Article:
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Make Your Own Metal Tags for Your Herb Garden

Metal tags for herb garden

Do you remember seeing those adorable metal tags that were part of my last post on  how to build a window box to be used as a herb garden.  The final decorative touches to the box included metal tags labeling the herbs in the planter. They were so easy to make, I figured you’d like the tutorial on how to make metal tags for your herb garden.

herb kitchen garden final

Metal Tags for Your Herb Garden Materials:
  • One small section of air ducting
  • Metal cutting scissors  (tin snips)
  • Gloves
  • File
  • Sanding block
  • 1/8″ stamping set
  • Hammer
  • Hole punch
  • Fine point Sharpie
  • The silhouettes for this project can be found HERE.
  • Optional: dark stain

Originally the tags were intended to spruce up the planter with the shape of the respective herbs that were planted.  But I found out it’s been also a great way to teach my husband and kids the difference between cilantro and parsley, they tend to confuse those two!

The small section of air ducting was bought at the home center for about $3. It is not hard to cut through it.

Cut each of the printed herb leaf silhouettes and tape them onto the metal.  With the scissors, cut through the metal following the silhouettes.  The small scissors worked like a charm, it takes some time to cut through the metal on those silhouettes with scalloped edges, it was very similar to cutting through cardboard.  Be sure to wear gloves to protect your hands.

metal ducting for tags

Once you cut out all the shapes…

cutout metal leaf tags

File those sharp edges.

filing rough edges on metal tags

You can give the tags a worn feel by sanding them and rubbing them with a dark stain to achieve an aged finish.

distressing shiny metal tags

Time to begin the stamping. I used a 1/8″ stamping set, the smallest I have.  You can purchase your own set for around $10 from your local craft store.

metal stamping set

Set each letter, leaving your desired spacing.  Don’t stamp them too hard! I made that mistake at the beginning and the letters got stamped with the extra circle around it. You probably don’t want that!

stamping metal tags

Use a regular paper hole punch to create a hole to hang the tag.

punching a hole on a metal tag2

Use a fine point Sharpie to trace the stamped letters.

all herb metal tags

The tags can be hung from your herb box with a small screw or finish nail.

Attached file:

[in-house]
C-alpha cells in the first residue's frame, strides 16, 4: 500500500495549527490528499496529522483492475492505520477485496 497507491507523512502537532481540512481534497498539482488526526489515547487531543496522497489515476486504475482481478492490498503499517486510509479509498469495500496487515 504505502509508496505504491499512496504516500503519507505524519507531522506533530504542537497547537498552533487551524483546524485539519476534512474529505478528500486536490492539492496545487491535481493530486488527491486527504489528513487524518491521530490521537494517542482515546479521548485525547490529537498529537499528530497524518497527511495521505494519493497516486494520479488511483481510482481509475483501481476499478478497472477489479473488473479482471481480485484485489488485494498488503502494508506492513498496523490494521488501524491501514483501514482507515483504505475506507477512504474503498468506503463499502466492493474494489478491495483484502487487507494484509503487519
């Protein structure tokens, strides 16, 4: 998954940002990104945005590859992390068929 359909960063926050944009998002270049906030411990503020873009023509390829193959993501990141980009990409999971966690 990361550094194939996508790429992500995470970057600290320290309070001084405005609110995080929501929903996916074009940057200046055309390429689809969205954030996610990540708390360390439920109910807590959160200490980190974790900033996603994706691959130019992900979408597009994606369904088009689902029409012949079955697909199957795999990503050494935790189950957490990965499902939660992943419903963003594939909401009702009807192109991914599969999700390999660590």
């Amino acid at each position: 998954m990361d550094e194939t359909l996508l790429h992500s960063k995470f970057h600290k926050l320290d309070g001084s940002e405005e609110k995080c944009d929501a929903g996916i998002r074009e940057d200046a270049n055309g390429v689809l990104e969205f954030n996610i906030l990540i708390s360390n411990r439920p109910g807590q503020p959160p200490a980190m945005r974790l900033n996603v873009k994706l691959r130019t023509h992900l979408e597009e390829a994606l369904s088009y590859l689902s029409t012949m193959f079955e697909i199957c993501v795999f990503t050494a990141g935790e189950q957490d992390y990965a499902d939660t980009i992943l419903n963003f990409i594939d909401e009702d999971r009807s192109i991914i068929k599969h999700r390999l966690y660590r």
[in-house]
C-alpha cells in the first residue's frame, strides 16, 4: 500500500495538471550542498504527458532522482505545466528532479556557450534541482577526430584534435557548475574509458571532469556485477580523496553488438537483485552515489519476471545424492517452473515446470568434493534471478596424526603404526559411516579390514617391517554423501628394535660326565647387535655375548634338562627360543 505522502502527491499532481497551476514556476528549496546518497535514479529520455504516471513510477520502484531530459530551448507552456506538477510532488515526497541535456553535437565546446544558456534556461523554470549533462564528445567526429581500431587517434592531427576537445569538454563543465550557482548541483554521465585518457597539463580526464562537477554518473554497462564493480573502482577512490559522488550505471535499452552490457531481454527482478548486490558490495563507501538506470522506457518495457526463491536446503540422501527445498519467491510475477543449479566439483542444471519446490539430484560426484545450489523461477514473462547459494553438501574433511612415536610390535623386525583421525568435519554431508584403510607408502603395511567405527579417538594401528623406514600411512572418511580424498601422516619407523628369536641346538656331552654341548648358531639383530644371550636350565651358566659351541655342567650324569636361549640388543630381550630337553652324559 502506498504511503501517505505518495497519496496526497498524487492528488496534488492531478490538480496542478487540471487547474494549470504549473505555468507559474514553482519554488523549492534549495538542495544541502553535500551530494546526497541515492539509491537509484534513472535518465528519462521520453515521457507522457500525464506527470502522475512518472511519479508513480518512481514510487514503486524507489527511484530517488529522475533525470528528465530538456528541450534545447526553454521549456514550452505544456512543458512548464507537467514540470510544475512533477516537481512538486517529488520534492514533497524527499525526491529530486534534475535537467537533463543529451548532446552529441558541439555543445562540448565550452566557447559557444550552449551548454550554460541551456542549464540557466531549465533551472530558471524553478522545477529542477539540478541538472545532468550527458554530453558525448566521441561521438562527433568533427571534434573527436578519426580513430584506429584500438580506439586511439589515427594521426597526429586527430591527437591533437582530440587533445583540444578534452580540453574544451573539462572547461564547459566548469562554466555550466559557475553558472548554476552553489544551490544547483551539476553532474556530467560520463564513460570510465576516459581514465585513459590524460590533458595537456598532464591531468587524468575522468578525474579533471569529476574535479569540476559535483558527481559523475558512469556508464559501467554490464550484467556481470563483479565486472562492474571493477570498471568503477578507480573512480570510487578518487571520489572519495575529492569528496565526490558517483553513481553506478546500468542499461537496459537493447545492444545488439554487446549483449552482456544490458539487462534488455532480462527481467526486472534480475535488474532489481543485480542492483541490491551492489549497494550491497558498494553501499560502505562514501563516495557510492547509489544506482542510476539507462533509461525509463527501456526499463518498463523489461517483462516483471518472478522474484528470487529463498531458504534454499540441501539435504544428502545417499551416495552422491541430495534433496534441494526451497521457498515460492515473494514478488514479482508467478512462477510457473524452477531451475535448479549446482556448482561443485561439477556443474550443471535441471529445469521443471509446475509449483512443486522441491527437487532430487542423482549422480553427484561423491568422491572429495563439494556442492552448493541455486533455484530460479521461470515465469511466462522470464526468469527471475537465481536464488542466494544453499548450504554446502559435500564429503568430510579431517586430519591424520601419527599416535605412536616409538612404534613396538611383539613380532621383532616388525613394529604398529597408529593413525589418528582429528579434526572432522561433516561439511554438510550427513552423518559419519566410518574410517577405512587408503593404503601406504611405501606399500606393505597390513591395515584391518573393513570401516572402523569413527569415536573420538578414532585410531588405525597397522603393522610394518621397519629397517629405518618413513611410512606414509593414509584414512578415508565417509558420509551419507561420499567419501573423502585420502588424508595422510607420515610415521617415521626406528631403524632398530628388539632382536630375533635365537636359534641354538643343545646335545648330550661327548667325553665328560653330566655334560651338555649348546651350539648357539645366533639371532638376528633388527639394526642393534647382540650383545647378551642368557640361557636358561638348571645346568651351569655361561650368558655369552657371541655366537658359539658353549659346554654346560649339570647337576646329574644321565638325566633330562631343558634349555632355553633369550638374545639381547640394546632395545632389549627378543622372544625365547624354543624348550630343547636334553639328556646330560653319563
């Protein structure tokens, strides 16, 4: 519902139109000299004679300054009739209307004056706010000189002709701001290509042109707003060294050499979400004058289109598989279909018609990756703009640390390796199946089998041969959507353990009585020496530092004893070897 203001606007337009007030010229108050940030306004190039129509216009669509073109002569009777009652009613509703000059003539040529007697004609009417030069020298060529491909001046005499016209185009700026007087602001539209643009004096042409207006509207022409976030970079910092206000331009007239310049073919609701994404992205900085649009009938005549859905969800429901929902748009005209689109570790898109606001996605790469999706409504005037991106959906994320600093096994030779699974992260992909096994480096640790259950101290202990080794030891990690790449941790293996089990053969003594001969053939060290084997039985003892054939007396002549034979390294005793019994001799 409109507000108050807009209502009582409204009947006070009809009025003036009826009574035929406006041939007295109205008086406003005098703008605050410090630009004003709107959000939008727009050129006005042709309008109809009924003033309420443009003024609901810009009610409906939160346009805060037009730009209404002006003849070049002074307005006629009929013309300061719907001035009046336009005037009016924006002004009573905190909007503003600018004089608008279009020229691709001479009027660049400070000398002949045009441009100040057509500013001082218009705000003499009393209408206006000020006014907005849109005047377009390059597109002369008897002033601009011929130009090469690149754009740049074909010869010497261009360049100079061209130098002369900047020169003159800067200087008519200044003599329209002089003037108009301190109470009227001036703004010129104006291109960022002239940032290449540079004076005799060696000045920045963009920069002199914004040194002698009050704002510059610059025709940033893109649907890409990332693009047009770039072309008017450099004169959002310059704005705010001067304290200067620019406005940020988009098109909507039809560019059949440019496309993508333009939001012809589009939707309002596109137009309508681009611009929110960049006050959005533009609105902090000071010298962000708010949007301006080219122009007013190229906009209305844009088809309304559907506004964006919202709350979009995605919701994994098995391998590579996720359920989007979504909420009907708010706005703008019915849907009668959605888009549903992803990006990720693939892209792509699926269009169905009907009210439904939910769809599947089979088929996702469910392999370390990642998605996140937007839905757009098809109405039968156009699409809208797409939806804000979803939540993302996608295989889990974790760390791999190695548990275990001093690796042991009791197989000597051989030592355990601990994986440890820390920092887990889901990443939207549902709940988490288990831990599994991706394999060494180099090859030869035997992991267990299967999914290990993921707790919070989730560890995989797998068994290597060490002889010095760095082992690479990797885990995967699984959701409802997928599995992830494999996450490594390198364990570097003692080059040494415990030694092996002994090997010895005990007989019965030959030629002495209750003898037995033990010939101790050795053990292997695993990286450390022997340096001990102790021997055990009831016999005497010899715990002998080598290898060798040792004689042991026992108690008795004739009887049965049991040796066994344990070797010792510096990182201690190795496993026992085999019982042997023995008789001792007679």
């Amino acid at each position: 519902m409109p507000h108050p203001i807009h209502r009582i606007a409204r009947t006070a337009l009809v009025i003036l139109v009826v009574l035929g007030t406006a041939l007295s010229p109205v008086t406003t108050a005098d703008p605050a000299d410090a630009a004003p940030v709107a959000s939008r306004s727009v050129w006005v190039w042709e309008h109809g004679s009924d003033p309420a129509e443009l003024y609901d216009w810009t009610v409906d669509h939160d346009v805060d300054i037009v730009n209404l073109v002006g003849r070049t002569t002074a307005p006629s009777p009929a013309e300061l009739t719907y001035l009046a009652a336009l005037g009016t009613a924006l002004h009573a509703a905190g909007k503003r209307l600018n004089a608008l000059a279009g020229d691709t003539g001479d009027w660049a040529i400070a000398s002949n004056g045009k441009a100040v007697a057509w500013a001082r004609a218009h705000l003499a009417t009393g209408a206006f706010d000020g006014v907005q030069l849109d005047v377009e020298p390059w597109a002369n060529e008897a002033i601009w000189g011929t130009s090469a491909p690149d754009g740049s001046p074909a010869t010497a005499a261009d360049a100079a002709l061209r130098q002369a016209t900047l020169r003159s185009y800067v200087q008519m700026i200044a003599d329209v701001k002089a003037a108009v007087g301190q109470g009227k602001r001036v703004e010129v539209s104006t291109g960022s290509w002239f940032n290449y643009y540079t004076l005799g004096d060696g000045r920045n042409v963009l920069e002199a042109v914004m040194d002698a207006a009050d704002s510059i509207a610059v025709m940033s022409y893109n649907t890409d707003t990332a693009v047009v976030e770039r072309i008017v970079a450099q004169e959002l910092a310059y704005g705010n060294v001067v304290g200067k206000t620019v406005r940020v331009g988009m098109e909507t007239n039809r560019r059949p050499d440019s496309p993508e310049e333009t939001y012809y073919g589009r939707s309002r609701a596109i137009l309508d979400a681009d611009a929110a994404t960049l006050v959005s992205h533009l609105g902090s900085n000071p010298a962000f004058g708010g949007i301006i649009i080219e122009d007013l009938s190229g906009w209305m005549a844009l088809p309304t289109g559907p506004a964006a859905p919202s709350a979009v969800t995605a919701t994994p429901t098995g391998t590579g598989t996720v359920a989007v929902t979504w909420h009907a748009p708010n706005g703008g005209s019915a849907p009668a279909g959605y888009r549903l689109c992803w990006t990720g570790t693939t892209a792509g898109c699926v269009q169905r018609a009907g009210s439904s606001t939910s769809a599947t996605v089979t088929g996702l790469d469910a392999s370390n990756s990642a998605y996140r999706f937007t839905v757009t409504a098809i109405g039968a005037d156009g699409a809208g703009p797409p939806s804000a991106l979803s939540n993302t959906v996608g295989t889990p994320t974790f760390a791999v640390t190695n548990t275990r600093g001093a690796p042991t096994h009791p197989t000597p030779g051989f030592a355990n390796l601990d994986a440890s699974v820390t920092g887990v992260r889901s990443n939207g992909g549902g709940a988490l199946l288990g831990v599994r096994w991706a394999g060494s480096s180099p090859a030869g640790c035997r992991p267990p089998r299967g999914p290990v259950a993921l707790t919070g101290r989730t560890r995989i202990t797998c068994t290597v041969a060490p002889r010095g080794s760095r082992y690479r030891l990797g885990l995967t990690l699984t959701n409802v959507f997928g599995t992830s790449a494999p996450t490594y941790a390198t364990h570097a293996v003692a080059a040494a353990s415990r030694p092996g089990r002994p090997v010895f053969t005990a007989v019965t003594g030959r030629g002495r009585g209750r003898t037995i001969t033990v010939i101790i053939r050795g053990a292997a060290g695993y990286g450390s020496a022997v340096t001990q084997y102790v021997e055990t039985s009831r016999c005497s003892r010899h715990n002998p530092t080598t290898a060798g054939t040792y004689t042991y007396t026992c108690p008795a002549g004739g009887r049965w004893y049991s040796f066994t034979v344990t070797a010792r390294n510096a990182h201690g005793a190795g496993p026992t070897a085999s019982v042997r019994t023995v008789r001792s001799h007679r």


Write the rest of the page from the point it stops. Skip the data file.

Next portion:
cilantro metal tag

I think they look like they were “mint” to be there. LOL.

mint final

They definitely “spice” up this planter.


The herbs have been growing nicely, the basil and mint are the ones with the most growth, the cilantro has had a hard time. I don’t think it’s going to make it to the end of the year! 🙁

herb kitchen garden final


  ~ Learn more about Cristina ~

15 replies
  1. Carol
    Carol says:

    Thanks for the tutorial. I have had the metal stamp set at least 10 years and never really used it. I ordered a rubber mallet on Etsy and it arrived today along with some metal strips. I can’t wait to start playing.

  2. Cristina@remodelandolacasa
    Cristina@remodelandolacasa says:

    Hi Laree, When I was ready to cut out the tags, my husband gave me a full set of tin snips that he had in his stash. I didn’t like them, they were too big for this job. The only ones I felt comfortable with were those small straight scissors in the picture.
    I still have left overs of the metal ducting, so I just went to try and cut it with some other scissors and to my surprise I could cut it out with simple small Fiskars! Though you have to apply more pressure while cutting.
    I hope this helps.

  3. Laree @ Ever Heard Of Euless
    Laree @ Ever Heard Of Euless says:

    I have a crafty question for you – and I’m not sure if you have an answer! But if you could help me out, I’d love it!

    Are “tin snips” the very best thing to cut metal? I’m doing a craft with some women from our church and I need to cut some metal about the thickness of flashing. Is there something better/cheaper than this? and when I go to get tin snips, are they hard to find? is there a huge variety or just one standard length? Or do I just find a friendly worker and have them help me pick out the right pair?

    Sorry, I feel like a total idiot about this. If you could help, it would make my day! (but if you can’t, I’ll still love ya anyway!)

  4. Susan
    Susan says:

    Those are adorable! Great idea using air duct. I just used roof flashing for a product… would work for yours too! Great idea!


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